NEW YORK—Today, Senator Brad Hoylman announced the results of his COVID-19 Public Education Survey, a snapshot questionnaire completed by more than 800 public school parents.
More than half of parents—53.2 percent—expressed a lack of confidence in the preparedness of the NYC Department of Education to meet the needs of their children in the upcoming school year, reporting frustrations with last year’s remote learning experience and difficulties obtaining adequate support for students with IEPs.
Senator Hoylman said: “Every student in New York City deserves a top-notch education, no matter their zip code — especially during a pandemic. Educating our kids while keeping them safe from COVID-19 is a complex and immensely difficult task—and our public school teachers and education administrators and staff deserve a great deal of credit adapting to these difficult times. Parents noted many individual teachers and administrators who went “above and beyond,” checking in one-on-one with students and parents, and creating individualized learning plans for struggling students. I’m grateful to the hundreds of fellow parents who took the time to fill out this survey, also. I hope to use these snapshot survey results as I work with my colleagues and school leaders on ways to improve learning for all students.”
More than 800 public school parents from the 27th Senate District filled out Senator Hoylman’s COVID-19 Public Education Survey between June 10 and July 7, 2020. Key findings include:
- 53.2% of parents expressed a lack of confidence in the preparedness of the Department of Education for the upcoming school year. On a scale of 1 - 5, 32.2% of parents responded with a 1, 21% with a 2%, and 24.7% with a 3. Only 11.3% responded with a 4 and 10.7% with a 5.
- 51% of parents said their child’s experience with remote learning was “poor,” while only 19.6% of parents said their experience was “good” or “excellent”
- 65.37% of parents of children with IEPs reported a negative experience with remote learning; many said the Department of Education did not provide enough support for their child
- 69.6% of parents were “extremely concerned” or “quite concerned” about their child’s emotional well-being during the remote learning period
- 55.8% of parents are spending more than two hours per day helping their child with remote learning; 22.7% of parents are spending more than five hours per day helping their child with remote learning
- 40.4% of parents say their child was taught primarily through pre-recorded videos, not live classes
- 18.4% of parents were unaware that the Department of Education is lending internet-enabled iPads to students in need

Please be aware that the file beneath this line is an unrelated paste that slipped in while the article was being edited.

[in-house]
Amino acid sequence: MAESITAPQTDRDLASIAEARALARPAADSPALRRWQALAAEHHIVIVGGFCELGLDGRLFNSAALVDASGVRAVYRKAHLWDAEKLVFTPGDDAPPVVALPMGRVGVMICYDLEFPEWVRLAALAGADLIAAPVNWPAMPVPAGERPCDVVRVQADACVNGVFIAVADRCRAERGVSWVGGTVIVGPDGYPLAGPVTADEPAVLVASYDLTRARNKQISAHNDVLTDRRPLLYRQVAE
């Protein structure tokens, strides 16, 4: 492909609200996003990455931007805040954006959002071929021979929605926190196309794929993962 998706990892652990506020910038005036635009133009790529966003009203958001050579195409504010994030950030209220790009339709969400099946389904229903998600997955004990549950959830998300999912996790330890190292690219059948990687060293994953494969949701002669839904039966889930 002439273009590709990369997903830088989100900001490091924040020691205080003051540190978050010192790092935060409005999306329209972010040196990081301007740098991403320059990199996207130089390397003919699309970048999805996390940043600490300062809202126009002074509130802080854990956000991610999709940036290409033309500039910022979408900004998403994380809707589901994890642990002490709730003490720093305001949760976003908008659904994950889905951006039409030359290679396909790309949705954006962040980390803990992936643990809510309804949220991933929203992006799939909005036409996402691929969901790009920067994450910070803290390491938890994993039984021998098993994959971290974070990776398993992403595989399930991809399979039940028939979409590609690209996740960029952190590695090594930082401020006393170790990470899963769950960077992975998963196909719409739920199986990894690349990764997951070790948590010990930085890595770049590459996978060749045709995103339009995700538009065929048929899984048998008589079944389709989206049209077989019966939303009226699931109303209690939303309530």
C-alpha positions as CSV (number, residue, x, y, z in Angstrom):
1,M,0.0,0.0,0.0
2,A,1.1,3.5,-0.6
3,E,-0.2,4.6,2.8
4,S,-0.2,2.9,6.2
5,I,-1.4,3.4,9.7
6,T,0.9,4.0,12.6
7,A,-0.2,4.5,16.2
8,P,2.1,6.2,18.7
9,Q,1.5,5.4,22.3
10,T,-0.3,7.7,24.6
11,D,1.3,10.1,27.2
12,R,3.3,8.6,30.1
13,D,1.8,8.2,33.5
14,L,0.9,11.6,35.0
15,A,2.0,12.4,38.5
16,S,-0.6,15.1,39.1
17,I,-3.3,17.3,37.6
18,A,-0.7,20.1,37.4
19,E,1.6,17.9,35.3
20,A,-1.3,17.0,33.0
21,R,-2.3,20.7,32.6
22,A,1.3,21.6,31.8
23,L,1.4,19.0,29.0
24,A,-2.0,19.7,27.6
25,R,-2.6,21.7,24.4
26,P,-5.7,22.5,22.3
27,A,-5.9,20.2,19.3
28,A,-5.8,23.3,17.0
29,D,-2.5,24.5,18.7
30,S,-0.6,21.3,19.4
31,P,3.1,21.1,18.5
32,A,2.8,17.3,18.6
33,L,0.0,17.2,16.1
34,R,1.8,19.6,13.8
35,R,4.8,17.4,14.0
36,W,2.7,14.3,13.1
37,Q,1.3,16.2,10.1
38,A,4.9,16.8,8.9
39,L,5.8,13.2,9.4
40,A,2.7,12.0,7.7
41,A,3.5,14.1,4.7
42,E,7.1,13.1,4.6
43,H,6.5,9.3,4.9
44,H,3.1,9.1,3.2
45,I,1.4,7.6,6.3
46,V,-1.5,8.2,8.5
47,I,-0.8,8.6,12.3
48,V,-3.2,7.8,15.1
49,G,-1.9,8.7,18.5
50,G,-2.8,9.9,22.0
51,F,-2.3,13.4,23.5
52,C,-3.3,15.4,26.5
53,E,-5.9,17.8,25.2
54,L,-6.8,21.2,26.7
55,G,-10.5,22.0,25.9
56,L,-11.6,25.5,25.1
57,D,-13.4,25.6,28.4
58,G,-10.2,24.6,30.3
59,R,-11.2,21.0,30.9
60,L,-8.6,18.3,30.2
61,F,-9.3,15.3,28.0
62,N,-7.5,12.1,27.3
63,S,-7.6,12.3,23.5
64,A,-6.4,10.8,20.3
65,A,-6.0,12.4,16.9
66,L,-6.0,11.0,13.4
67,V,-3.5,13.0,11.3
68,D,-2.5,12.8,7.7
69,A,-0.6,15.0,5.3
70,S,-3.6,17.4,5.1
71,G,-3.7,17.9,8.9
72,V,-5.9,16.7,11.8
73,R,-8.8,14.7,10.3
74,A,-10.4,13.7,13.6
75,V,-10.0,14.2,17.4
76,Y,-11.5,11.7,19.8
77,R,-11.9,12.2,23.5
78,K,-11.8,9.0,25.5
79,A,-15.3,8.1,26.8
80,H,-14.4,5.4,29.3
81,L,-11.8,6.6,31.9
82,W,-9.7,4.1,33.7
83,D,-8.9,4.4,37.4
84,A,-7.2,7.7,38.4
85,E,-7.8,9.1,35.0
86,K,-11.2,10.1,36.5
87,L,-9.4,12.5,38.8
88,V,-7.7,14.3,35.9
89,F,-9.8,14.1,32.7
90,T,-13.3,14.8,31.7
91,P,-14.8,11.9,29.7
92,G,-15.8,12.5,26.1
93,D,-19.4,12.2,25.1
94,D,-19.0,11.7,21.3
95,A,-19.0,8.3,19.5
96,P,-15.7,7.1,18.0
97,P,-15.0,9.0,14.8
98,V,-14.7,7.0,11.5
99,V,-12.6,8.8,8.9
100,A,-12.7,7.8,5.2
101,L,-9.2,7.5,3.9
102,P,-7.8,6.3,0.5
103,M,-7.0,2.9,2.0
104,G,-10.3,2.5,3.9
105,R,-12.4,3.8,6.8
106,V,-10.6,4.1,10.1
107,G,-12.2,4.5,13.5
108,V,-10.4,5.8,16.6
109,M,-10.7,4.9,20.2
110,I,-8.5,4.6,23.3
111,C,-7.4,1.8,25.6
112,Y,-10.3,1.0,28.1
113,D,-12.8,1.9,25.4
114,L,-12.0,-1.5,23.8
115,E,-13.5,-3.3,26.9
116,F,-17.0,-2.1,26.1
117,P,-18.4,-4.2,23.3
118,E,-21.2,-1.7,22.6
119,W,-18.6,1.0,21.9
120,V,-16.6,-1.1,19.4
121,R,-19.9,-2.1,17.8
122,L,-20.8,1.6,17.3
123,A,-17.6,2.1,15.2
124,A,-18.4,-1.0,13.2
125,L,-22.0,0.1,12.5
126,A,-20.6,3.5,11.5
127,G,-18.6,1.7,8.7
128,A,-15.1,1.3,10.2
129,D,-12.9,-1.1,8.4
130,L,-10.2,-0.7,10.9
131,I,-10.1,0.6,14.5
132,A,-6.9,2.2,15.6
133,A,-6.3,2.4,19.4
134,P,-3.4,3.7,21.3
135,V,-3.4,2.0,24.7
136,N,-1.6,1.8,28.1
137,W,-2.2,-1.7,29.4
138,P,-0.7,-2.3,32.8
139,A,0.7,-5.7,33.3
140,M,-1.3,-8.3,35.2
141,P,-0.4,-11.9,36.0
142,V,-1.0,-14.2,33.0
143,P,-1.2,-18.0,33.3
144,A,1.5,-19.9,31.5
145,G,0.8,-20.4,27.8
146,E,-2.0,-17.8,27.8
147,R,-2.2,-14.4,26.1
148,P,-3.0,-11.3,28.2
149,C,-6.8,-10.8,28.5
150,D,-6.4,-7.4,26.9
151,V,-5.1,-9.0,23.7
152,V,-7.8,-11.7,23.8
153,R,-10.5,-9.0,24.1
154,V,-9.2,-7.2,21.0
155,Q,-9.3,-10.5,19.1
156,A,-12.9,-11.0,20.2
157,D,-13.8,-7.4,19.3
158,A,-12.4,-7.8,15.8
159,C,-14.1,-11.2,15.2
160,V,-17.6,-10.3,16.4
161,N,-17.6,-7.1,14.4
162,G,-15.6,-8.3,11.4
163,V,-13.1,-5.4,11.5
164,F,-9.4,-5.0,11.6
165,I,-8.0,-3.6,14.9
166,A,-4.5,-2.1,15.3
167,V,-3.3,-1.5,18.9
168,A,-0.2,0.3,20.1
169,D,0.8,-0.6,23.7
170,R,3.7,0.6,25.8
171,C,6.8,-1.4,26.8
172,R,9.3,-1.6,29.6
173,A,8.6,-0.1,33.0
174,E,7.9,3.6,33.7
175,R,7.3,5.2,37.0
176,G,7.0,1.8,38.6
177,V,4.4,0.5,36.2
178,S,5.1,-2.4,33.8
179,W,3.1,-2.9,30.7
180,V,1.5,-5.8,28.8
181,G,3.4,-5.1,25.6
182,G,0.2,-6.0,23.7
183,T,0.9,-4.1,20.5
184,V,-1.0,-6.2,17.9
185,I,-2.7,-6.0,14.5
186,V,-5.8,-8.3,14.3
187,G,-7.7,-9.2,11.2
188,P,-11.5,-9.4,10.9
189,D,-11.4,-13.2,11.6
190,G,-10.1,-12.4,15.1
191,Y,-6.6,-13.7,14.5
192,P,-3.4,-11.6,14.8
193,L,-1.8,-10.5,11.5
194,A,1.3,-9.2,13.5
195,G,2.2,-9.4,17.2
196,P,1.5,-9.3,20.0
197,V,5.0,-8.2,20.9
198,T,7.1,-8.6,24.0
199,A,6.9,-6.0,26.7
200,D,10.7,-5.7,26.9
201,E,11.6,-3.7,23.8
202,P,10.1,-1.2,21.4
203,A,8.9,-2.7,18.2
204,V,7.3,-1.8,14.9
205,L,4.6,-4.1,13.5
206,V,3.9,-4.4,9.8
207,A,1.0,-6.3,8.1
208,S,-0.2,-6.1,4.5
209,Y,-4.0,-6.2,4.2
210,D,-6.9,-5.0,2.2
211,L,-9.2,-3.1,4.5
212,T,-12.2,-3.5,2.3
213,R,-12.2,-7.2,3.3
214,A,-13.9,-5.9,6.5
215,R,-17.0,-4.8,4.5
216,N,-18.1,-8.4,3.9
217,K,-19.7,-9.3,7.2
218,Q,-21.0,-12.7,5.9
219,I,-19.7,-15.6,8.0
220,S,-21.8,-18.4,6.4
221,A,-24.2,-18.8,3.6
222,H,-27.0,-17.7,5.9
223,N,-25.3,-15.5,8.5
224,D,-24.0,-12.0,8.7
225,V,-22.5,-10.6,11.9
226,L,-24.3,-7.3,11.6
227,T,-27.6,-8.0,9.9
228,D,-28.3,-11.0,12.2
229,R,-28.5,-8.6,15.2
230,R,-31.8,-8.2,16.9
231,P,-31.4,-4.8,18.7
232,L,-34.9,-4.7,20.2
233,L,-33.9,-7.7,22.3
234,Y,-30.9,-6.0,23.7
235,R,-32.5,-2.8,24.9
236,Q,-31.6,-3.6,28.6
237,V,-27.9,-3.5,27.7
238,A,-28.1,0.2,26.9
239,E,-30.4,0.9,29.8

Parents were also given the ability to submit written comments about their child’s experience last year and their concerns about the future. Submissions include:
- “The reason New York got its curve down is from intense, attentive social distancing, hygiene, and mask wearing. I'm not convinced that children will do this at school. Asking a teacher to have to monitor this in addition to the other demands they have is not fair, and frankly probably not realistic. We need our kids to keep learning, but we need to keep the pandemic under control.”
- “I am very concerned about the possibility of remote learning for fall. Both my children are bright, curious kids who love school, and both extremely disliked the remote learning experience provided by their school. The principal and teachers are generally wonderful and designed some really nice materials, AND the school appears to have devoted a lot of time and care to the lessons. Which in a way is sad, because remote learning did not work for so many families.”
- “I'm concerned that the disparity in education/inequities stemming from the failure of the DOE to meet the needs of children..is creating a desperation amongst families to vie for high-performing/sufficiently supported schools.”
- “If a remote model is included it must be improved upon. All students are behind as it is.”
- “[My Principal] has been EXTRAORDINARY. She immediately created a schedule for middle school learners to ensure students remained engaged in all subjects, she effectively and PROACTIVELY communicated with parents (and so clearly!), she created a novel afterschool virtual enrichment program...and has stayed visible, active and in communication and in partnership with students and parents!”
- [My son’s teacher] has been incredibly supportive, positive and adjusted so well to online teaching and support. He’s offered one on one [assistance] and always been available to our family and his kindness and enthusiasm and happy smiley face has made this so much easier to cope with. He has been brilliant.”
Click here to read the questions asked in Senator Hoylman’s COVID-19 Public Education Survey.